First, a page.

You need Kleenex too. Lots and lots of Kleenex! Because it really is a wonderful, yet terrible, horrible, no good, very bad life.
Especially when your high school has the best marching band in the state.
A band so good that it plays in the Macy's Day Parade and at presidential inaugurations.
A band so good that it participates in university competitions in other states and wins first place.
But then on the way home from the competition one of the bus drivers passes out.
So one of the band directors stands up, leaps forward and grabs the wheel in an effort to protect the kids she loves so much--the kids she is so proud of, who have worked so hard to win first place.
She saves them all.
What a wonderful life!
Because of her they will all wake up tomorrow and the next day and the next.
They will continue to win competitions and march in parades.
They will get married and have children who will win competitions and march in parades.
But first they will need lots and lots of kleenex.
Because their band director will no longer be there to teach them.
She made a choice. To try. To reach out. And save her students.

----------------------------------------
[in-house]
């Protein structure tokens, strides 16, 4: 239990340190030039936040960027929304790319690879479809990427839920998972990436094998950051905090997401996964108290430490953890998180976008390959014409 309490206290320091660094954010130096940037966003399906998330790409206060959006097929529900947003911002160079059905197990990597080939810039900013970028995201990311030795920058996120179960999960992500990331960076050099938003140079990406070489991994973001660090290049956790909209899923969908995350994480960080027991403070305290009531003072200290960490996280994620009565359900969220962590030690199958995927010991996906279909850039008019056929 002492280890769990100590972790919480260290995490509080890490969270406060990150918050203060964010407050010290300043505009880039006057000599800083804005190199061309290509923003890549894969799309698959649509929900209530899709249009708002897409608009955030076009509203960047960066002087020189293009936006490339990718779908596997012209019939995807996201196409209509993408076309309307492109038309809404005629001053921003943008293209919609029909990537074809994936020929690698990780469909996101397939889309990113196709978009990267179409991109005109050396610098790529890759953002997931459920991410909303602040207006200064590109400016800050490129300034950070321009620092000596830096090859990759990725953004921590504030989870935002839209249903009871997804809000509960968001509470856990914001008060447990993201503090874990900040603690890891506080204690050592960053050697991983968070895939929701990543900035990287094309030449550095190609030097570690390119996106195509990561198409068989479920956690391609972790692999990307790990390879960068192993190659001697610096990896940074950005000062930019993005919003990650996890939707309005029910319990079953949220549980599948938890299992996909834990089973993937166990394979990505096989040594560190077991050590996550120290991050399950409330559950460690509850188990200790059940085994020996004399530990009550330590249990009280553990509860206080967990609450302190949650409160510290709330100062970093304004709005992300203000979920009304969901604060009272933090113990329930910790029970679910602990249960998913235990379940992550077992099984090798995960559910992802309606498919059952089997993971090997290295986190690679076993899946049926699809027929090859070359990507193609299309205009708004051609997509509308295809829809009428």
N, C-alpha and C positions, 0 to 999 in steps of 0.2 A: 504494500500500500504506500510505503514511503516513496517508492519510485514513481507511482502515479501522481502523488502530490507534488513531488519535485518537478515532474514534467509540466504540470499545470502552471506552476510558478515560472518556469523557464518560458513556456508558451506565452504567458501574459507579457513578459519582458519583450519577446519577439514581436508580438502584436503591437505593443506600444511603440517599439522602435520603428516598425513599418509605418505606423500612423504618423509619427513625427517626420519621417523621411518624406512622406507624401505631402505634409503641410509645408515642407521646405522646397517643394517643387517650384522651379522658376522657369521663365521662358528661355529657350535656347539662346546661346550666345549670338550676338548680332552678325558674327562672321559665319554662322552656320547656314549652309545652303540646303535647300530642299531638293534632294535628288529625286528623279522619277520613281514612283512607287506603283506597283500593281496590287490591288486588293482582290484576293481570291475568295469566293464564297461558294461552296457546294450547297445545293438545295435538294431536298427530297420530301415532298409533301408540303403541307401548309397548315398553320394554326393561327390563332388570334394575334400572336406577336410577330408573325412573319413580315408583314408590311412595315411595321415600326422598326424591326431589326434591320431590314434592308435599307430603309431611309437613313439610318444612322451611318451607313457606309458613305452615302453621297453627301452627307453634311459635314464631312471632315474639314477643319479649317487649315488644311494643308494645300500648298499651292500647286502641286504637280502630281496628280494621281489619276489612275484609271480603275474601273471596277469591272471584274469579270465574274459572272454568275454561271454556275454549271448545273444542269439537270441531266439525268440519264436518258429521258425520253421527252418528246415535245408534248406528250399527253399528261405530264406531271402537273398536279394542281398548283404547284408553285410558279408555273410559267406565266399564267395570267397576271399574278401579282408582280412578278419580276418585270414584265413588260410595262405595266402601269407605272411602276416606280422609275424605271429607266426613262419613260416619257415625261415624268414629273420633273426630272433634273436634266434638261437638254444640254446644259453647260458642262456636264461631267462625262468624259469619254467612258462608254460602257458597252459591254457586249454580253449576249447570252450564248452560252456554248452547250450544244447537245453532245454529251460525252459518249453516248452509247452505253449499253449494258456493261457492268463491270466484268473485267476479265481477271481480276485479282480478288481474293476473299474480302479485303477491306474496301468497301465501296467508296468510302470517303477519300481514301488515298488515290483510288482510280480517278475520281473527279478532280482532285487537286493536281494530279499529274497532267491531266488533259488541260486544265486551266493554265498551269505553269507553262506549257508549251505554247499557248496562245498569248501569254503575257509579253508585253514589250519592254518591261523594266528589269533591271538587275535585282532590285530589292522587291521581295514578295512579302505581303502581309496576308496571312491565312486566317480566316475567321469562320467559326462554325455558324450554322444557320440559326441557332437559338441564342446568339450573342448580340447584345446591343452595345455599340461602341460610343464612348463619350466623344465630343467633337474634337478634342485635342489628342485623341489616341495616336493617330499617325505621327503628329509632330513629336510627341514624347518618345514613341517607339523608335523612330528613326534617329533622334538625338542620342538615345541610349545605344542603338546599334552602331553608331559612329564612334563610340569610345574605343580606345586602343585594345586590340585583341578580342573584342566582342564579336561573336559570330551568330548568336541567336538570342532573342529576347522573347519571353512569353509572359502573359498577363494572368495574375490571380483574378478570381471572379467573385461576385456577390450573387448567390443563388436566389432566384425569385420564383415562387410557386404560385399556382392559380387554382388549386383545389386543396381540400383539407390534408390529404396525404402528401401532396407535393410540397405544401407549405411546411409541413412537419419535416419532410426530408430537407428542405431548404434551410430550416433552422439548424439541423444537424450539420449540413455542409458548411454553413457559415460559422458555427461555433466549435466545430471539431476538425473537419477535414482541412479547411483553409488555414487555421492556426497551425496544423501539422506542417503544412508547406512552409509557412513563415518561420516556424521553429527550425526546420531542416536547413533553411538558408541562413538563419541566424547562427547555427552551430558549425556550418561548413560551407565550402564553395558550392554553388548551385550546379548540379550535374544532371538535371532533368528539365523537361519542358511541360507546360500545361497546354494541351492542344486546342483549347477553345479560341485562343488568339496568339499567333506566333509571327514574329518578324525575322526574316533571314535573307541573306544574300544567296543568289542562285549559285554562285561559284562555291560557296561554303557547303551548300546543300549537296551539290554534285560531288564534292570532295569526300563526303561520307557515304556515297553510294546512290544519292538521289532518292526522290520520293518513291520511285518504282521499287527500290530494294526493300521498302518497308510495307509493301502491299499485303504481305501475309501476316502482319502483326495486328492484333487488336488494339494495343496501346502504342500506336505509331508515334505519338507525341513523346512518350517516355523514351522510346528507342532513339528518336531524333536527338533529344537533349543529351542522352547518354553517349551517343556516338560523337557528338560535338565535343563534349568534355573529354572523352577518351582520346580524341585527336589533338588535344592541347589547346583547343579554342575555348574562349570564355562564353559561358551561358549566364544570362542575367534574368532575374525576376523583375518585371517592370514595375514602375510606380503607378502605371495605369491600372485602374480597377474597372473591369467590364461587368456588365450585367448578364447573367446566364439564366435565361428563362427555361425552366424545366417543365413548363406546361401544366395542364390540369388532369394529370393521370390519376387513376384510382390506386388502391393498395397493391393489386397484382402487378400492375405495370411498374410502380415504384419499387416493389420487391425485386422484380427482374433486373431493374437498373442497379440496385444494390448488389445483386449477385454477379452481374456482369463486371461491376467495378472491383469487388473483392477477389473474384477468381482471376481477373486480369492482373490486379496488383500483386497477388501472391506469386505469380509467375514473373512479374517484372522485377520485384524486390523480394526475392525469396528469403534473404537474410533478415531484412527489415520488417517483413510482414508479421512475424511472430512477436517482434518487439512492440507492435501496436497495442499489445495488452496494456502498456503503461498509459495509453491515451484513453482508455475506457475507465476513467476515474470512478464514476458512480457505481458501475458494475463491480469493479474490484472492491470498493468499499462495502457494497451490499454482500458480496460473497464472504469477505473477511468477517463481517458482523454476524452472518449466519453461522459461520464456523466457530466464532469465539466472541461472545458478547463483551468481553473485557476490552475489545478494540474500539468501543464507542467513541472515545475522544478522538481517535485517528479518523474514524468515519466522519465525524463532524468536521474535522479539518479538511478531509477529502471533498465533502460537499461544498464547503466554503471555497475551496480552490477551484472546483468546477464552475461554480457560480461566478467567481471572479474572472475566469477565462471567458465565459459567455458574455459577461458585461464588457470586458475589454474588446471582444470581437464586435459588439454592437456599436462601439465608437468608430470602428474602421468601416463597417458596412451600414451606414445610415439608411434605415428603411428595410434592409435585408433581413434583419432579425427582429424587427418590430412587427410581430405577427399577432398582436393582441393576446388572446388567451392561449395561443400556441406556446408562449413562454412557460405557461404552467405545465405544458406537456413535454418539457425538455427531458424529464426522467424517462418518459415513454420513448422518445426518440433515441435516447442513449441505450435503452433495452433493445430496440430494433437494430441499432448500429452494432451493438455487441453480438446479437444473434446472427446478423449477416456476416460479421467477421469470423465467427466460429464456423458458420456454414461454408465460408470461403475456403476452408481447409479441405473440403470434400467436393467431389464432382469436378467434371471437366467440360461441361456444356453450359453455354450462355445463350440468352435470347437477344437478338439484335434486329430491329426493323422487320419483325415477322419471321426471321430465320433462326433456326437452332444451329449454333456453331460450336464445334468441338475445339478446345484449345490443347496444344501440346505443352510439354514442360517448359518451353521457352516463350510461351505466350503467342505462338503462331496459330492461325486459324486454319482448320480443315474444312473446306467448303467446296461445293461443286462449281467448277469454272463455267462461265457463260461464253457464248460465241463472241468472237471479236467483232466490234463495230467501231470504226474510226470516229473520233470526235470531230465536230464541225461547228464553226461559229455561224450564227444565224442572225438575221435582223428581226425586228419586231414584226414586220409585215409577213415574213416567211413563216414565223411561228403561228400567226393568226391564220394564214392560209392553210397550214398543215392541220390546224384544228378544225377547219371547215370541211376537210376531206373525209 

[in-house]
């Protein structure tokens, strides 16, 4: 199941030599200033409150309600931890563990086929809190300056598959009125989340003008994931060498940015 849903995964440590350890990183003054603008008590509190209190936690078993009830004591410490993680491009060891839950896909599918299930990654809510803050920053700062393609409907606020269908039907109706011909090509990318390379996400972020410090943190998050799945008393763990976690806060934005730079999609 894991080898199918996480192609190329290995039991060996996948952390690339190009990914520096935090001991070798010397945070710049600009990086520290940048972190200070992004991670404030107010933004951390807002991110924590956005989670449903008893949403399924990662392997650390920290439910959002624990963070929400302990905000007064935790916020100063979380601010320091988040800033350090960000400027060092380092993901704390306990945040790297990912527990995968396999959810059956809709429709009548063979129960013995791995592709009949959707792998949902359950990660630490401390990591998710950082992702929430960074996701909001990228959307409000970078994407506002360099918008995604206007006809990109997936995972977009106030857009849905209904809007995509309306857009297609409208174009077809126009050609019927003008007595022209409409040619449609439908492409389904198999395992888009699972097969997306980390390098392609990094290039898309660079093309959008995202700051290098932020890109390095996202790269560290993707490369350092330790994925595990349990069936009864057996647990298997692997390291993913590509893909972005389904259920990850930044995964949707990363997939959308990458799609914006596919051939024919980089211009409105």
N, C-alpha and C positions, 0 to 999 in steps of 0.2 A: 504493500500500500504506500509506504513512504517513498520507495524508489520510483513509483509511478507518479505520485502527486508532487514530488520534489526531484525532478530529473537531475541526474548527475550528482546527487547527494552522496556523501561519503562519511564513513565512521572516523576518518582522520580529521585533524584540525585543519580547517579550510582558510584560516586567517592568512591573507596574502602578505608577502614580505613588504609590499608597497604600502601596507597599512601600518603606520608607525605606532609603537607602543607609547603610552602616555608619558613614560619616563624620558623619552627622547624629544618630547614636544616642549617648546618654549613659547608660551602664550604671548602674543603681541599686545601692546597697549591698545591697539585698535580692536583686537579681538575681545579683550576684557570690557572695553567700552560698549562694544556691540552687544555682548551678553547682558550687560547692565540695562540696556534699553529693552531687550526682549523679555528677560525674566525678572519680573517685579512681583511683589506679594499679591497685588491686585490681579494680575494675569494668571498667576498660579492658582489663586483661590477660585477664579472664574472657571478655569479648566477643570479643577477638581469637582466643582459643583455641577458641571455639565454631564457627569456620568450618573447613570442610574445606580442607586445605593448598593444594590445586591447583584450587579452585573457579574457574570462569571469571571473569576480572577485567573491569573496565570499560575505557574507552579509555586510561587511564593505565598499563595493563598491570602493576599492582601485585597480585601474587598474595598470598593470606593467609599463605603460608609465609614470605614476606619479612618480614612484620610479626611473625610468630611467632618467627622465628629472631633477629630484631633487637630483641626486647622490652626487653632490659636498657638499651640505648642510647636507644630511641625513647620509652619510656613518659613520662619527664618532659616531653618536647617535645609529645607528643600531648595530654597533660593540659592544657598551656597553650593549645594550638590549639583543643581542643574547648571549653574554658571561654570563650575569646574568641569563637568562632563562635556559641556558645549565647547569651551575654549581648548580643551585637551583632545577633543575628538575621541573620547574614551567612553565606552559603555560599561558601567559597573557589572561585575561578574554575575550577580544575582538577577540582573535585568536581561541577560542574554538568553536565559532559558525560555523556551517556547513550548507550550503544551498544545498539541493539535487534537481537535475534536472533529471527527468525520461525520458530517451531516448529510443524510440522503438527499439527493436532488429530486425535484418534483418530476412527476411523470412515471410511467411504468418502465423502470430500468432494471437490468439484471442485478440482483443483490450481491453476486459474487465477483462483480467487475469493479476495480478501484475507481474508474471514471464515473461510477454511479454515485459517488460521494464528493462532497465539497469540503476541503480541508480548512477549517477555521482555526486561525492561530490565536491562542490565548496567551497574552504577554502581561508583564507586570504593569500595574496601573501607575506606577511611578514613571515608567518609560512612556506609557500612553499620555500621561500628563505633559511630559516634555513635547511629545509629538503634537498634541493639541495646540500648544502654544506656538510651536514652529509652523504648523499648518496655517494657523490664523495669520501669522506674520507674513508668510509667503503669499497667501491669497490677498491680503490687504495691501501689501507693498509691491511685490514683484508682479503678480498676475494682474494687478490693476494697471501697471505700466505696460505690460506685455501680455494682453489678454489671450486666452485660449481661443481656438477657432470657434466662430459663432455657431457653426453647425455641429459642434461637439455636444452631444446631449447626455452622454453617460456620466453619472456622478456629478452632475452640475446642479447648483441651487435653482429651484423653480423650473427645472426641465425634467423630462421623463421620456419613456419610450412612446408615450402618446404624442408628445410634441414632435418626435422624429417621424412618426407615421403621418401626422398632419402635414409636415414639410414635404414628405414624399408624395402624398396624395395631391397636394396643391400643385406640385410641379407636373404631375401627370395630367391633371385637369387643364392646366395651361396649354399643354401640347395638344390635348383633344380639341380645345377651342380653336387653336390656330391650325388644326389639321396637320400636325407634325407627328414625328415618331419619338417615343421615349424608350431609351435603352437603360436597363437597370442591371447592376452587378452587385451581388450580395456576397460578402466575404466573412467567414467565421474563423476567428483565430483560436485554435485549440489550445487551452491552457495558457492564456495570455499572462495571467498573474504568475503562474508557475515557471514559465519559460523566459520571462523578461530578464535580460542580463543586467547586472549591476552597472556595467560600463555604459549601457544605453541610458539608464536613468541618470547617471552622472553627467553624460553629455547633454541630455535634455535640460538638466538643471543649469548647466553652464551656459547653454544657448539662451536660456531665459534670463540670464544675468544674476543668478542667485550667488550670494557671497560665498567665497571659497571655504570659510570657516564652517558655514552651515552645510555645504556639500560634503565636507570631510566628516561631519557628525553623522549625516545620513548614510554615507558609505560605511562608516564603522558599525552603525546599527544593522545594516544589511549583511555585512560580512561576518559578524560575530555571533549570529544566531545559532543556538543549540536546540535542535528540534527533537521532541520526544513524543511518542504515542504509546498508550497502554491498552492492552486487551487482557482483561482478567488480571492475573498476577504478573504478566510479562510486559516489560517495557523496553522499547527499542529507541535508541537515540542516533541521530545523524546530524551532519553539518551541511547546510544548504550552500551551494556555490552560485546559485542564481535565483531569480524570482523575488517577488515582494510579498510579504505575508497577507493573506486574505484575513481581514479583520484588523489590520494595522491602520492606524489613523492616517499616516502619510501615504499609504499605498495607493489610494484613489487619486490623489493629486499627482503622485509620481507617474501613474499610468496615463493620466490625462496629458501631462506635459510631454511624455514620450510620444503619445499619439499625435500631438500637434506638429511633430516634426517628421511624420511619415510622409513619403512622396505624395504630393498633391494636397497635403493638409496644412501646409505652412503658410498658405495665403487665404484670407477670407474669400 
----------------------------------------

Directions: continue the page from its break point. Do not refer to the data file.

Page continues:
She took a risk. And it paid off.
But not for her.
What a terrible, horrible, no good, very bad life.
Remember a few weeks ago when I accidentally saw the prophet at a funeral? He said something I'll never forget.
He said, "It's better to save a life than to raise the dead."
How well he knows.
And then he said, "You don't have to do great things to save a life. Small things can be great things."
Small things . . . like standing up. And reaching out. And taking your turn at the wheel.
Air hugs to Heather Christensen for taking her turn.
And air hugs to my thirteen-year-old niece, who was in Heather Christensen's band class and her musical theater group and who is learning the hard way tonight that it takes lots and lots of Kleenex to get through this thing called life.